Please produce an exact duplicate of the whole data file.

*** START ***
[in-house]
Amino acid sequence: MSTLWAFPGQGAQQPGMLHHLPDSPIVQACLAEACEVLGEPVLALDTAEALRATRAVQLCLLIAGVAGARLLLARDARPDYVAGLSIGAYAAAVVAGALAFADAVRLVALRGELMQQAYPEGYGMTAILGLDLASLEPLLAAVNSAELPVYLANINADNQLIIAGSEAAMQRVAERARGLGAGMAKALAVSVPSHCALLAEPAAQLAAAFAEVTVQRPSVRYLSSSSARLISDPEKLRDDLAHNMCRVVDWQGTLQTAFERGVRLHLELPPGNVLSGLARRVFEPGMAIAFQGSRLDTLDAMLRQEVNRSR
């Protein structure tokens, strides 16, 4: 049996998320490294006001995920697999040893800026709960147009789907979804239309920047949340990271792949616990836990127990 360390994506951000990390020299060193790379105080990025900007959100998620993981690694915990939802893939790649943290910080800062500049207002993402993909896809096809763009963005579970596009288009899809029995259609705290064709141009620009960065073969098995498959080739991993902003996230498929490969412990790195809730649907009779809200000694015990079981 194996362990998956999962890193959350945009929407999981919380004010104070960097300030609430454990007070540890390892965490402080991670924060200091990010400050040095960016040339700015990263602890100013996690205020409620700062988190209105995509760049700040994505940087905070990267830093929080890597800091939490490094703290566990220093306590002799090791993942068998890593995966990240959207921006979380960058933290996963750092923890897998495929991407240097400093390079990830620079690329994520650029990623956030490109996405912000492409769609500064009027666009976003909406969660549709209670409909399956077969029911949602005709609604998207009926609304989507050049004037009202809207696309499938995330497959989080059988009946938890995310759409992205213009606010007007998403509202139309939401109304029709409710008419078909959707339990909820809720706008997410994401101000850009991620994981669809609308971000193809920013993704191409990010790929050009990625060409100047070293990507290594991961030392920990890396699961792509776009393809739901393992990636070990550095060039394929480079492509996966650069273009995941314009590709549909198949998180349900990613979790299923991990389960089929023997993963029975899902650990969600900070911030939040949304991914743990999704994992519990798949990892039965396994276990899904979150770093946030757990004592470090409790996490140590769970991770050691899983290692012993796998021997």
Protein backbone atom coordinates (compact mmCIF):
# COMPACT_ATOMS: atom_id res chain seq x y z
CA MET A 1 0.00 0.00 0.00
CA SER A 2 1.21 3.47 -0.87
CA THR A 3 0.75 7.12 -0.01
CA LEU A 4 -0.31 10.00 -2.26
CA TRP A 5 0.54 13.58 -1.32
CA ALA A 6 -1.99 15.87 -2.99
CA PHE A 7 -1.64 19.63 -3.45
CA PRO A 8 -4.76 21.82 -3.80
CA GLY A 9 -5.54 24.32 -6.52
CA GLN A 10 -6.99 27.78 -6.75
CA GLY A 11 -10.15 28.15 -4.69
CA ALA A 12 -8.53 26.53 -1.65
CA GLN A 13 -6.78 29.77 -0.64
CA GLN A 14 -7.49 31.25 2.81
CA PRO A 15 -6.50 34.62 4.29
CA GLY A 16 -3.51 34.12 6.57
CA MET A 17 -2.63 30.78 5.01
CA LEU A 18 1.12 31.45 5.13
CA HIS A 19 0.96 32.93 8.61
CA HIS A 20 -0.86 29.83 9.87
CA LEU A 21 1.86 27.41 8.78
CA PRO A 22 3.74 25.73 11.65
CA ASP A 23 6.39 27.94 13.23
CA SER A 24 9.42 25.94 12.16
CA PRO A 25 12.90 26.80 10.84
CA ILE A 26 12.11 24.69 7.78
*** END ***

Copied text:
[in-house]
Amino acid sequence: MSTLWAFPGQGAQQPGMLHHLPDSPIVQACLAEACEVLGEPVLALDTAEALRATRAVQLCLLIAGVAGARLLLARDARPDYVAGLSIGAYAAAVVAGALAFADAVRLVALRGELMQQAYPEGYGMTAILGLDLASLEPLLAAVNSAELPVYLANINADNQLIIAGSEAAMQRVAERARGLGAGMAKALAVSVPSHCALLAEPAAQLAAAFAEVTVQRPSVRYLSSSSARLISDPEKLRDDLAHNMCRVVDWQGTLQTAFERGVRLHLELPPGNVLSGLARRVFEPGMAIAFQGSRLDTLDAMLRQEVNRSR
């Protein structure tokens, strides 16, 4: 049996998320490294006001995920697999040893800026709960147009789907979804239309920047949340990271792949616990836990127990 360390994506951000990390020299060193790379105080990025900007959100998620993981690694915990939802893939790649943290910080800062500049207002993402993909896809096809763009963005579970596009288009899809029995259609705290064709141009620009960065073969098995498959080739991993902003996230498929490969412990790195809730649907009779809200000694015990079981 194996362990998956999962890193959350945009929407999981919380004010104070960097300030609430454990007070540890390892965490402080991670924060200091990010400050040095960016040339700015990263602890100013996690205020409620700062988190209105995509760049700040994505940087905070990267830093929080890597800091939490490094703290566990220093306590002799090791993942068998890593995966990240959207921006979380960058933290996963750092923890897998495929991407240097400093390079990830620079690329994520650029990623956030490109996405912000492409769609500064009027666009976003909406969660549709209670409909399956077969029911949602005709609604998207009926609304989507050049004037009202809207696309499938995330497959989080059988009946938890995310759409992205213009606010007007998403509202139309939401109304029709409710008419078909959707339990909820809720706008997410994401101000850009991620994981669809609308971000193809920013993704191409990010790929050009990625060409100047070293990507290594991961030392920990890396699961792509776009393809739901393992990636070990550095060039394929480079492509996966650069273009995941314009590709549909198949998180349900990613979790299923991990389960089929023997993963029975899902650990969600900070911030939040949304991914743990999704994992519990798949990892039965396994276990899904979150770093946030757990004592470090409790996490140590769970991770050691899983290692012993796998021997």
Protein backbone atom coordinates (compact mmCIF):
# COMPACT_ATOMS: atom_id res chain seq x y z
CA MET A 1 0.00 0.00 0.00
CA SER A 2 1.21 3.47 -0.87
CA THR A 3 0.75 7.12 -0.01
CA LEU A 4 -0.31 10.00 -2.26
CA TRP A 5 0.54 13.58 -1.32
CA ALA A 6 -1.99 15.87 -2.99
CA PHE A 7 -1.64 19.63 -3.45
CA PRO A 8 -4.76 21.82 -3.80
CA GLY A 9 -5.54 24.32 -6.52
CA GLN A 10 -6.99 27.78 -6.75
CA GLY A 11 -10.15 28.15 -4.69
CA ALA A 12 -8.53 26.53 -1.65
CA GLN A 13 -6.78 29.77 -0.64
CA GLN A 14 -7.49 31.25 2.81
CA PRO A 15 -6.50 34.62 4.29
CA GLY A 16 -3.51 34.12 6.57
CA MET A 17 -2.63 30.78 5.01
CA LEU A 18 1.12 31.45 5.13
CA HIS A 19 0.96 32.93 8.61
CA HIS A 20 -0.86 29.83 9.87
CA LEU A 21 1.86 27.41 8.78
CA PRO A 22 3.74 25.73 11.65
CA ASP A 23 6.39 27.94 13.23
CA SER A 24 9.42 25.94 12.16
CA PRO A 25 12.90 26.80 10.84
CA ILE A 26 12.11 24.69 7.78